North Carolina takes a step backward

December 5, 2011

Trish Kahle reports on the impact of the drive to repeal the Racial Justice Act.

IN 2009, North Carolina took a big step forward toward addressing the rampant racism in the criminal injustice system by passing the Racial Justice Act, which allowed "people facing the death penalty to present evidence of racial bias, including statistics, in court," according to the Death Penalty Information Center.

The new statutes weren't considered by activists to be an end in themselves, but a step toward abolition of the death penalty in the state.

The Racial Justice Act was a much-needed law. A University of North Carolina (UNC) at Chapel Hill study found that a person in North Carolina is 3.5 times more likely to receive the death penalty if convicted of killing a white person. "Those who kill whites are disproportionately represented on death row," said Jack Boger of the UNC Law School.

In one year (2007-2008), three men were exonerated from death row in the state. One of the men's trials also had an all-white jury. A juror even openly admitted his racial bias. The year 2004 saw the high-profile release of Darryl Hunt, who served 19 years for a rape and murder he did not commit. An Ohio State University study showed that the states that execute the most people are the states that also had the highest number of lynchings.

Perhaps the most telling statistic of all is this: Out of 157 people currently on death row in North Carolina, 154 of them have filed claims under the Racial Justice Act.

The Racial Justice Act provoked an uproar among the state's right wing, and since the 2010 elections, repealing the act has a been a priority of many lawmakers, right along with putting anti-LGBT bigotry in the state constitution and hiking university tuition as much as 44 percent. The arguments against the act are recycled racist lies--that it is unfair to recognize people of color as a specially oppressed group, and that death row prisoners are using the law to "cheat the system."

In response, Darryl Hunt, the exonerated death row inmate and abolitionist said, "If you think race didn't play a factor in my case, in my being arrested, charged and convicted, then you're not living here in North Carolina."

On November 28, the state Senate did indeed vote to repeal the Racial Justice Act, following a similar action by the state House. Gov. Bev Perdue could still veto it, but she has not indicated that she will do so. Although she supported the legislation in 2009, she has caved time after time to right-wing pressure--pressure that does not accurately reflect the politics or wishes of her constituents.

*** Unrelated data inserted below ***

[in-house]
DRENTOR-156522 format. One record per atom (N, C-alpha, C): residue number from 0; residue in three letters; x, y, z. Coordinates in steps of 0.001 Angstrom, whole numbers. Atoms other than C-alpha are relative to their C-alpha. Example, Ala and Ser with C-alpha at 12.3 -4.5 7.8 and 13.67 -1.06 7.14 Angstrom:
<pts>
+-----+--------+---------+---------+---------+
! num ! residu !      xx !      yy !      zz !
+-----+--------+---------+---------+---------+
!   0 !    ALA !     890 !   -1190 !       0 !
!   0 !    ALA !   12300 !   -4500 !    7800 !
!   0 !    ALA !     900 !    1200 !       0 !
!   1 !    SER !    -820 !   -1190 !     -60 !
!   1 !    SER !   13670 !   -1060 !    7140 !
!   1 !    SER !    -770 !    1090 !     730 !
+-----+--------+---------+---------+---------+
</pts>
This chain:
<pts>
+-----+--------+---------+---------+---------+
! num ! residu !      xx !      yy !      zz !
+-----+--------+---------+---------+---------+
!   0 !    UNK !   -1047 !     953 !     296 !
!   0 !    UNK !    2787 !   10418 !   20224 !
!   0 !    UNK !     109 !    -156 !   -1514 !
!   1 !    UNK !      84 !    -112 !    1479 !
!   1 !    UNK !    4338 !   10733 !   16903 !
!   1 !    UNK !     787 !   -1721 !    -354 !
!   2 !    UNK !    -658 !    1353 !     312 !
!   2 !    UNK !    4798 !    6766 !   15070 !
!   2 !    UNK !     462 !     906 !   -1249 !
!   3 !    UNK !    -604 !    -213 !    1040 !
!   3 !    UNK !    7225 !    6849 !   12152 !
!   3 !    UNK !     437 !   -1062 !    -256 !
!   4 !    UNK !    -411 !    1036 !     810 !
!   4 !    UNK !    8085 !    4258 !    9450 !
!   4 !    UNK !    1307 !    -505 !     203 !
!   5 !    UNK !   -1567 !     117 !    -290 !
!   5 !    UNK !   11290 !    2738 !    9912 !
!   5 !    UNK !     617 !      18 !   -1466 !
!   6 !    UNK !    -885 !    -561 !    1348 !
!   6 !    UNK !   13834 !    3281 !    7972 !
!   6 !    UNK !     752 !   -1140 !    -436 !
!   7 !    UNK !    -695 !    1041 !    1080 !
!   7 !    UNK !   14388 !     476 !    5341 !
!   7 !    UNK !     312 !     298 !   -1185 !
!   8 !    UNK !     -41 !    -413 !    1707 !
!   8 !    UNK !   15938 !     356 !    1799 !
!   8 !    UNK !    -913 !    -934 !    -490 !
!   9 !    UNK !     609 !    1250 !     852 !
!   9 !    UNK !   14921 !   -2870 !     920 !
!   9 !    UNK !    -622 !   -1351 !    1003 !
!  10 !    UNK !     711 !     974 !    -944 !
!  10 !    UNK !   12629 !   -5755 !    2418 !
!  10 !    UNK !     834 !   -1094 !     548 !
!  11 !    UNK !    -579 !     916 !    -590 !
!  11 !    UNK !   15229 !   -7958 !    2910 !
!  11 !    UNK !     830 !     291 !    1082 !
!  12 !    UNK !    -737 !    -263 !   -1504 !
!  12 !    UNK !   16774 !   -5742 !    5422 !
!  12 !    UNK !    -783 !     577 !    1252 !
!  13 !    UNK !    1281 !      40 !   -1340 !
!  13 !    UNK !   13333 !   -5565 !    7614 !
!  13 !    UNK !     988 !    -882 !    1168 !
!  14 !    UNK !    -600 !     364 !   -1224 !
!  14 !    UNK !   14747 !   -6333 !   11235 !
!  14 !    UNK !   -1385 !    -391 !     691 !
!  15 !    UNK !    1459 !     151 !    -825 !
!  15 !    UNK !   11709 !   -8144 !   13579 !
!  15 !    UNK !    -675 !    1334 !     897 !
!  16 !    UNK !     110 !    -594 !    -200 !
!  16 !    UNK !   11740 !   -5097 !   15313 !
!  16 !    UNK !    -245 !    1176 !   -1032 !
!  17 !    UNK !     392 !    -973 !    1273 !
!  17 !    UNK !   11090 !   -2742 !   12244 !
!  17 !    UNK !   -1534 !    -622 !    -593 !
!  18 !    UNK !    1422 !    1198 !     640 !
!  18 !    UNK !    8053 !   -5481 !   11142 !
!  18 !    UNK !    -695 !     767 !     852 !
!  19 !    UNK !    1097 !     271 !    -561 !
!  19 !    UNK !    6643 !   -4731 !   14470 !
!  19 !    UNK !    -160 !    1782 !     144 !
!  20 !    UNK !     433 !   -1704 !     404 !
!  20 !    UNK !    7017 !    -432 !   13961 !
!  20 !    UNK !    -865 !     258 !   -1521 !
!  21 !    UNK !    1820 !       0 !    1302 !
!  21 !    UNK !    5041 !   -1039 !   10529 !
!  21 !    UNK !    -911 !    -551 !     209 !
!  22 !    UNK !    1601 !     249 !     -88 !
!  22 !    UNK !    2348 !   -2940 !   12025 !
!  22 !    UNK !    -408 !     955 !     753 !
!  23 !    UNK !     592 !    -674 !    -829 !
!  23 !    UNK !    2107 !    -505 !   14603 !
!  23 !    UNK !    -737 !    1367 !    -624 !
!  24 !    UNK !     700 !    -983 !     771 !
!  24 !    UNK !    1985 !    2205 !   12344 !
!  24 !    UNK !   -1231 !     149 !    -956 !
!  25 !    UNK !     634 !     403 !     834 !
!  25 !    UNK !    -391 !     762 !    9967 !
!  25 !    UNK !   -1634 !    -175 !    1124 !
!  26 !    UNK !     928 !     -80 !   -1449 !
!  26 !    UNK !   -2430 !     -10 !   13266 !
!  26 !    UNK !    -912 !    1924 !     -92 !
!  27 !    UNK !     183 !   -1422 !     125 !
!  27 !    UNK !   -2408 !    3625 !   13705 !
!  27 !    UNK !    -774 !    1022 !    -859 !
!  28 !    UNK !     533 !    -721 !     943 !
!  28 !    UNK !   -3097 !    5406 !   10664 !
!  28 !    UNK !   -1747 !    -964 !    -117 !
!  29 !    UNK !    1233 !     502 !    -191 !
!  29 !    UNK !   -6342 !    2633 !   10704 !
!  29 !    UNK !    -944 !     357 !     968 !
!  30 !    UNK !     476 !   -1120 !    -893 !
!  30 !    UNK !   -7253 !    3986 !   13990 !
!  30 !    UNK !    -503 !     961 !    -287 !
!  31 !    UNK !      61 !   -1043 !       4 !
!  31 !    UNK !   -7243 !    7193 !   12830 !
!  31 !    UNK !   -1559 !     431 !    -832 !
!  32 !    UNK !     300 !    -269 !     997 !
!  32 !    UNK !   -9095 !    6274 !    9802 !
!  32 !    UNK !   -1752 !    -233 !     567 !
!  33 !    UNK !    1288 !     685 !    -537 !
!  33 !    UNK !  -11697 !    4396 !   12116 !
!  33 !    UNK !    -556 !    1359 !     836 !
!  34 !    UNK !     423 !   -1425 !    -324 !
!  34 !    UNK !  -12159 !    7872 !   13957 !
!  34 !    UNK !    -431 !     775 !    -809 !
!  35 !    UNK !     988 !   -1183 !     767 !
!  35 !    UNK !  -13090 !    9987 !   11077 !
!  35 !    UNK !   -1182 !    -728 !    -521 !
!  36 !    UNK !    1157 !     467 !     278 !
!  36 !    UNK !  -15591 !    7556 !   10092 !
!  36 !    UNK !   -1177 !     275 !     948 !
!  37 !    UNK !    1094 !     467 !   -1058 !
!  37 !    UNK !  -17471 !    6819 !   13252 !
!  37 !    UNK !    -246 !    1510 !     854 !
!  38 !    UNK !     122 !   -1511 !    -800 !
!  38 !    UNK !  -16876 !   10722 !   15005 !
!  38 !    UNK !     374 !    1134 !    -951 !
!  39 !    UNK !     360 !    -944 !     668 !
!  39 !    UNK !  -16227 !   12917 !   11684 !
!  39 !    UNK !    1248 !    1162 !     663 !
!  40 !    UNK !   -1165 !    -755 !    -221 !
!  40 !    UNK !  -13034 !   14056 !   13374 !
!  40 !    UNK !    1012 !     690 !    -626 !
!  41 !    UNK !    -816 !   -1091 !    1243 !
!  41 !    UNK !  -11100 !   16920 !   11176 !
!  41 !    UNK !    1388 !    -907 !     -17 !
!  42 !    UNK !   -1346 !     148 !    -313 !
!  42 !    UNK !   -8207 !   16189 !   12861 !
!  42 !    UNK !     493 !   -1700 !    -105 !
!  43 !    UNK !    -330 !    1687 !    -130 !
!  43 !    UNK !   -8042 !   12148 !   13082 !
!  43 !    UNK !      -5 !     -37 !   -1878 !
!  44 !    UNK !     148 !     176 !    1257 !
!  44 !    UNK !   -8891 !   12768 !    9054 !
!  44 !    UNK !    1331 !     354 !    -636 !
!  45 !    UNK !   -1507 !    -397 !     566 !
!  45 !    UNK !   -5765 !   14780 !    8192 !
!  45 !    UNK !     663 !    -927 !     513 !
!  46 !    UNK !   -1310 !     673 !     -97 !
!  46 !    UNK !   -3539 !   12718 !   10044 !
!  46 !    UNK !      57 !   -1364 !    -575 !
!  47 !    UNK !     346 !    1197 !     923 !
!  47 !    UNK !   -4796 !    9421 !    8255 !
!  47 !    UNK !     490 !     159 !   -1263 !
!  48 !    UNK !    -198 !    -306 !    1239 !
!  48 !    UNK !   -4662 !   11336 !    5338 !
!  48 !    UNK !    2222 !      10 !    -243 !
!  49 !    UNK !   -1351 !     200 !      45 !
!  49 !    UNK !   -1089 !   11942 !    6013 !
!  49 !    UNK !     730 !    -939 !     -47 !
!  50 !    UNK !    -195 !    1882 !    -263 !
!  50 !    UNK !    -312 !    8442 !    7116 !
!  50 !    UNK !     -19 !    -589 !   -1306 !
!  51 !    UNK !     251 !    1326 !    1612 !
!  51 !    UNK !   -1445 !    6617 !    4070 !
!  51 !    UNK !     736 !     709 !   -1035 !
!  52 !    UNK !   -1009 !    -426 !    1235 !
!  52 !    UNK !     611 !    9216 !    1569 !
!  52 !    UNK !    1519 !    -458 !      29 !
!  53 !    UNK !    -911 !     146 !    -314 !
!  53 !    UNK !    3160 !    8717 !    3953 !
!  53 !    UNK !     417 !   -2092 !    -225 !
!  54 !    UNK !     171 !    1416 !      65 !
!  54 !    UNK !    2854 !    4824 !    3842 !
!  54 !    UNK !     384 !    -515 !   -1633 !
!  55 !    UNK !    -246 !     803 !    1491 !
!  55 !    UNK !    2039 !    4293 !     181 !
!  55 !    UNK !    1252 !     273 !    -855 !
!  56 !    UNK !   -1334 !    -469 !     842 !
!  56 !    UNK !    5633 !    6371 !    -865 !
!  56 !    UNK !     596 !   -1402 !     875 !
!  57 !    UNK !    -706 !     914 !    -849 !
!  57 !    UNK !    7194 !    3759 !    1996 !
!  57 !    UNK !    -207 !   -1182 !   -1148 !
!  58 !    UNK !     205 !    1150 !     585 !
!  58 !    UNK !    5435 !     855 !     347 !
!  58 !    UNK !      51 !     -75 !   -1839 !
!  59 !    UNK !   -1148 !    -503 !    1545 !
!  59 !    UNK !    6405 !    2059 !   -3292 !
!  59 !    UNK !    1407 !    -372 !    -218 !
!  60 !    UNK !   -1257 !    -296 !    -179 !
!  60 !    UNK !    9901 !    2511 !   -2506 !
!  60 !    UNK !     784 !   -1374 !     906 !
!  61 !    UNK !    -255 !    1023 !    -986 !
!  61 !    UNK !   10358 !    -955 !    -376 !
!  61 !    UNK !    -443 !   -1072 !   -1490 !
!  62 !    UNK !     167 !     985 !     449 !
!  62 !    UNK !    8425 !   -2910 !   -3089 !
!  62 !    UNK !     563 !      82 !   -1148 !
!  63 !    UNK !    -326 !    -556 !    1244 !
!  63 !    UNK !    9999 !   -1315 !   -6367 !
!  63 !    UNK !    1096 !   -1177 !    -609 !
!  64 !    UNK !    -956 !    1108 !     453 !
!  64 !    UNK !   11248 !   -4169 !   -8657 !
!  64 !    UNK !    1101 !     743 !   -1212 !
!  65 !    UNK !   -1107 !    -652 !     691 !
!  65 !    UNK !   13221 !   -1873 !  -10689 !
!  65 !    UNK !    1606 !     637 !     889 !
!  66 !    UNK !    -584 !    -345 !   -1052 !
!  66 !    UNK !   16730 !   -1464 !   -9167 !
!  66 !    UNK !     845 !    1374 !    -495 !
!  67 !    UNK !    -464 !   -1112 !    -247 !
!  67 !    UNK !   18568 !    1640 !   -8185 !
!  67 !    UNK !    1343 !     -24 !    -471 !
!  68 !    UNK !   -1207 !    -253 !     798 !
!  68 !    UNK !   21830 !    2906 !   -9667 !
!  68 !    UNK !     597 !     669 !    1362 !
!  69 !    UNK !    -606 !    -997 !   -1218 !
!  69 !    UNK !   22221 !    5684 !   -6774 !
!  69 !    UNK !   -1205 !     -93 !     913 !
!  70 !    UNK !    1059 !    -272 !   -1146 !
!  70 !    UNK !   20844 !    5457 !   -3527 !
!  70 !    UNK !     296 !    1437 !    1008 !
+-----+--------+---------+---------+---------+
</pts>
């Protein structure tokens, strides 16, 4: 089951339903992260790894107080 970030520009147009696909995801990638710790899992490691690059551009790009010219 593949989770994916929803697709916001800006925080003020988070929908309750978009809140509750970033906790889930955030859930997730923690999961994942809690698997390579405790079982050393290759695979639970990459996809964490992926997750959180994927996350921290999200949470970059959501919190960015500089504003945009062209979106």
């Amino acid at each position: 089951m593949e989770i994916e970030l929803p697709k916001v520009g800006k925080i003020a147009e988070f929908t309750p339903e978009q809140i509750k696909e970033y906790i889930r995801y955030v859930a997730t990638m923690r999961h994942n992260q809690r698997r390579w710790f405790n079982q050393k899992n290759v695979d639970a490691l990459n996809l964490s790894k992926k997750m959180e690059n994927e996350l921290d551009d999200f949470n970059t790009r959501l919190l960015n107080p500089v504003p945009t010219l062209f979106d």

Perdue has also pushed to allow offshore drilling off the Outer Banks and has not taken a stand against discriminatory voting measures that would shorten the early voting period and redistrict the state to minimize the influence of Black and Latino voters. She also signed a bill into law requiring employers to use E-verify to prevent undocumented immigrants from gaining employment--this in a state that has the fastest growing Latino population in the country.

WHAT DOES repeal of the Racial Justice Act mean for death penalty abolitionists in North Carolina? Getting the state to admit that racism was a primary factor in many death penalty convictions was a huge step forward toward our eventual goal of a world without the death penalty.

But there were weaknesses in the law. While it allowed evidence of racial bias, it placed the burden of proof of that bias on the defendant, and did not guarantee removal from death row if the appeal was upheld. In addition, racial bias may not always be clearly evident.

Activists should be calling on Perdue to veto the repeal, but also making the case for a law that is more comprehensive and stands a better chance of overturning convictions--or better yet, full abolition.

The possibilities of pushing for more are greater today, too. Support for the death penalty is waning, with Illinois and Oregon getting rid of capital punishment altogether this year. And the rise of the Occupy movement this fall has brought a new generation of people into activist politics around all kinds of issues. They can be part of a struggle that demands real justice from the North Carolina justice system.

A version of this article was first published at I Can't Believe We Still Have to Protest This Shit.

Further Reading

From the archives